Skip to main content
Publications of the Week

RNA Splicing Dysregulation and the Hallmarks of Cancer

By January 17, 2023No Comments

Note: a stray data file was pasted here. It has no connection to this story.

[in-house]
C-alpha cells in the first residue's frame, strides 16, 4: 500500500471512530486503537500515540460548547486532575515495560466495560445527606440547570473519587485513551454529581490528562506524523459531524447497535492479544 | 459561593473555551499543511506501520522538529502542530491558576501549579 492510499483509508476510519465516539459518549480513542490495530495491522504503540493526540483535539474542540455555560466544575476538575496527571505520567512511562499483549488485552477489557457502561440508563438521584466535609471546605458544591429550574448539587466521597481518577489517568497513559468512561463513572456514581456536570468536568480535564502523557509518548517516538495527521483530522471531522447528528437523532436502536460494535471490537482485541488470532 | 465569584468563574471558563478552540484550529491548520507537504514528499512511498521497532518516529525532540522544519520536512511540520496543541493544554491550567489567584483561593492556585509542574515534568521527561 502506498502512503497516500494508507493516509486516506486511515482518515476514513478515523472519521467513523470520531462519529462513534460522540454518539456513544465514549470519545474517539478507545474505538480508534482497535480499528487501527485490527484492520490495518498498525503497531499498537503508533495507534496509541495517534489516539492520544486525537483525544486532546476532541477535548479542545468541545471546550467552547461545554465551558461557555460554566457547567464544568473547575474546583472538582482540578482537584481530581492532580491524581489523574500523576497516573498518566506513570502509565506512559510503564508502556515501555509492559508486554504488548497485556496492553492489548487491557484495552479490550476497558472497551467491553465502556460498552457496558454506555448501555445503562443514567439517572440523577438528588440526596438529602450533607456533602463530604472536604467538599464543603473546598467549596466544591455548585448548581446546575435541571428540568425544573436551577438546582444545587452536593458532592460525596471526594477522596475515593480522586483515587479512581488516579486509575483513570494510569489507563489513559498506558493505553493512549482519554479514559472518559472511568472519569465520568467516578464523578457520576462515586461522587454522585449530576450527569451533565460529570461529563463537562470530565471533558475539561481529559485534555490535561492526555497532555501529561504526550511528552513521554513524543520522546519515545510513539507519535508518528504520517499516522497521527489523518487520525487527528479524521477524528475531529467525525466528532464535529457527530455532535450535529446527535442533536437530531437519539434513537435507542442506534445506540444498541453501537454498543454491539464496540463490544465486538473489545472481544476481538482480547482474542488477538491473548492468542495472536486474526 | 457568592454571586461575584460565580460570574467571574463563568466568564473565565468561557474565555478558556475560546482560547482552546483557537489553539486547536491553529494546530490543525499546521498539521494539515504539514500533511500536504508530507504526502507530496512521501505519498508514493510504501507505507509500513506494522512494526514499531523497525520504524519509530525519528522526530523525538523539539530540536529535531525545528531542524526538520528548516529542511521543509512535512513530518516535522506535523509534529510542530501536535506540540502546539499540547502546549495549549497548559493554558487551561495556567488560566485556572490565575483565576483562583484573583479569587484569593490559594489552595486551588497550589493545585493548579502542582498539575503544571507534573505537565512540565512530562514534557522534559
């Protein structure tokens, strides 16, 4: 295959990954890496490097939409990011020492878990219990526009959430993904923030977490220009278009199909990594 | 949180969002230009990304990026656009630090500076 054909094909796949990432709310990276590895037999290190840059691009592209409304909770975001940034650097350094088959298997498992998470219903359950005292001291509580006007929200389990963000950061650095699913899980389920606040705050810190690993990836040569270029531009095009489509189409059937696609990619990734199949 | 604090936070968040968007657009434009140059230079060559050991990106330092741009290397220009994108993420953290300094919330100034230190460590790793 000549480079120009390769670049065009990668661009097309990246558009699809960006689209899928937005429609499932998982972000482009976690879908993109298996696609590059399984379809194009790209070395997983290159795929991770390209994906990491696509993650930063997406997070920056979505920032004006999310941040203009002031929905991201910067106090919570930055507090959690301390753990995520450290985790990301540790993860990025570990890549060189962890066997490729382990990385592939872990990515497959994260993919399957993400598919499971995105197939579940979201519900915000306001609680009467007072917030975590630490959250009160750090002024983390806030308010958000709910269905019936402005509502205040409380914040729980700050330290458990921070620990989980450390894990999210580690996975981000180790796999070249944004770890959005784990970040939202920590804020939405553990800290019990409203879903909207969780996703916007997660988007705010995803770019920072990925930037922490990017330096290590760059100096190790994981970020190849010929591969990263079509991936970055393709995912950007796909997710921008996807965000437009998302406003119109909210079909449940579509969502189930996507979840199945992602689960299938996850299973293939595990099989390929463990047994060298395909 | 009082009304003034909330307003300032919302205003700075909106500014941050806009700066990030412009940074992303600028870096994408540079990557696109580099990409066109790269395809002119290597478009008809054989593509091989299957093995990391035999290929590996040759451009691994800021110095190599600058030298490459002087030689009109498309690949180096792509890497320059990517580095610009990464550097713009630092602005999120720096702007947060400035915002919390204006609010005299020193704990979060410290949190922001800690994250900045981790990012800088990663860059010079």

Dysregulated RNA splicing is a molecular feature that characterizes almost all tumour types. Cancer-associated splicing alterations arise from both recurrent mutations and altered expression of trans-acting factors governing splicing catalysis and regulation. Cancer-associated splicing dysregulation can promote tumorigenesis via diverse mechanisms, contributing to increased cell proliferation, decreased apoptosis, enhanced migration and metastatic potential, resistance to chemotherapy and evasion of immune surveillance. Recent studies have identified specific cancer-associated isoforms that play critical roles in cancer cell transformation and growth and demonstrated the therapeutic benefits of correcting or otherwise antagonizing such cancer-associated mRNA isoforms. Clinical-grade small molecules that modulate or inhibit RNA splicing have similarly been developed as promising anticancer therapeutics. Here, we review splicing alterations characteristic of cancer cell transcriptomes, dysregulated splicing’s contributions to tumour initiation and progression, and existing and emerging approaches for targeting splicing for cancer therapy. Finally, we discuss the outstanding questions and challenges that must be addressed to translate these findings into the clinic.